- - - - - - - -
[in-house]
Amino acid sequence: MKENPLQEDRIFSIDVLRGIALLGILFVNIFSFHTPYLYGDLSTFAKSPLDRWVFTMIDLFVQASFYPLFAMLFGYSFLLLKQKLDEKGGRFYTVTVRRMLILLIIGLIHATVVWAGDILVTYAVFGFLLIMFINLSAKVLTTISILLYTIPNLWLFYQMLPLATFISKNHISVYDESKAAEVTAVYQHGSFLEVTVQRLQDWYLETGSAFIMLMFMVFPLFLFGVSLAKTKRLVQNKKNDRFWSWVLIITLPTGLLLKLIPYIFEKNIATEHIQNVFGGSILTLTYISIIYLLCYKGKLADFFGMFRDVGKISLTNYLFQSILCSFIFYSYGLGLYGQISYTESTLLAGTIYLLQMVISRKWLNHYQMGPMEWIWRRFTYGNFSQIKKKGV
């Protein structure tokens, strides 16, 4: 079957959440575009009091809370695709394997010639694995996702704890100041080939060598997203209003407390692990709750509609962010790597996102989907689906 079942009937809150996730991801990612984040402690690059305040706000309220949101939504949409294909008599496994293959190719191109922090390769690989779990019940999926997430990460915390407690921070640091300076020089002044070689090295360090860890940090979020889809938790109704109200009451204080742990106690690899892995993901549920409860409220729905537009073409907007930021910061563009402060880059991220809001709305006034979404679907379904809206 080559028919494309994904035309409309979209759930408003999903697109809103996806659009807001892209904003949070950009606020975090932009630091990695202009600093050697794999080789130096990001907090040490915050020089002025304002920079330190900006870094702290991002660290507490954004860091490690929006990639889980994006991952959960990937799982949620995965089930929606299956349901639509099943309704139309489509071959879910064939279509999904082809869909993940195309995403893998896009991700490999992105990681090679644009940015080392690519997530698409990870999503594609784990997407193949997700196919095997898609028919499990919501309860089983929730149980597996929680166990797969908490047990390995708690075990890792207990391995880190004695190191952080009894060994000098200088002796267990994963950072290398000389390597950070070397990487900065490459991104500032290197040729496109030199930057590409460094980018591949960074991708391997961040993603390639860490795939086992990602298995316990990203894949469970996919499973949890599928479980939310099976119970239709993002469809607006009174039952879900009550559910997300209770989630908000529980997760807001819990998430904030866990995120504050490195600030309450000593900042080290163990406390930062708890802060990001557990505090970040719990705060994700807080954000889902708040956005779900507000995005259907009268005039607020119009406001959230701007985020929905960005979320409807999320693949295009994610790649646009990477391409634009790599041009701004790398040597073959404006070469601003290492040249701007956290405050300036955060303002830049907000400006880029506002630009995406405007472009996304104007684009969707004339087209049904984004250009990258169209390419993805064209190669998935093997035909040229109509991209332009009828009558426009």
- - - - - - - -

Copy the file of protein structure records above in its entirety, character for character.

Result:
[in-house]
Amino acid sequence: MKENPLQEDRIFSIDVLRGIALLGILFVNIFSFHTPYLYGDLSTFAKSPLDRWVFTMIDLFVQASFYPLFAMLFGYSFLLLKQKLDEKGGRFYTVTVRRMLILLIIGLIHATVVWAGDILVTYAVFGFLLIMFINLSAKVLTTISILLYTIPNLWLFYQMLPLATFISKNHISVYDESKAAEVTAVYQHGSFLEVTVQRLQDWYLETGSAFIMLMFMVFPLFLFGVSLAKTKRLVQNKKNDRFWSWVLIITLPTGLLLKLIPYIFEKNIATEHIQNVFGGSILTLTYISIIYLLCYKGKLADFFGMFRDVGKISLTNYLFQSILCSFIFYSYGLGLYGQISYTESTLLAGTIYLLQMVISRKWLNHYQMGPMEWIWRRFTYGNFSQIKKKGV
């Protein structure tokens, strides 16, 4: 079957959440575009009091809370695709394997010639694995996702704890100041080939060598997203209003407390692990709750509609962010790597996102989907689906 079942009937809150996730991801990612984040402690690059305040706000309220949101939504949409294909008599496994293959190719191109922090390769690989779990019940999926997430990460915390407690921070640091300076020089002044070689090295360090860890940090979020889809938790109704109200009451204080742990106690690899892995993901549920409860409220729905537009073409907007930021910061563009402060880059991220809001709305006034979404679907379904809206 080559028919494309994904035309409309979209759930408003999903697109809103996806659009807001892209904003949070950009606020975090932009630091990695202009600093050697794999080789130096990001907090040490915050020089002025304002920079330190900006870094702290991002660290507490954004860091490690929006990639889980994006991952959960990937799982949620995965089930929606299956349901639509099943309704139309489509071959879910064939279509999904082809869909993940195309995403893998896009991700490999992105990681090679644009940015080392690519997530698409990870999503594609784990997407193949997700196919095997898609028919499990919501309860089983929730149980597996929680166990797969908490047990390995708690075990890792207990391995880190004695190191952080009894060994000098200088002796267990994963950072290398000389390597950070070397990487900065490459991104500032290197040729496109030199930057590409460094980018591949960074991708391997961040993603390639860490795939086992990602298995316990990203894949469970996919499973949890599928479980939310099976119970239709993002469809607006009174039952879900009550559910997300209770989630908000529980997760807001819990998430904030866990995120504050490195600030309450000593900042080290163990406390930062708890802060990001557990505090970040719990705060994700807080954000889902708040956005779900507000995005259907009268005039607020119009406001959230701007985020929905960005979320409807999320693949295009994610790649646009990477391409634009790599041009701004790398040597073959404006070469601003290492040249701007956290405050300036955060303002830049907000400006880029506002630009995406405007472009996304104007684009969707004339087209049904984004250009990258169209390419993805064209190669998935093997035909040229109509991209332009009828009558426009």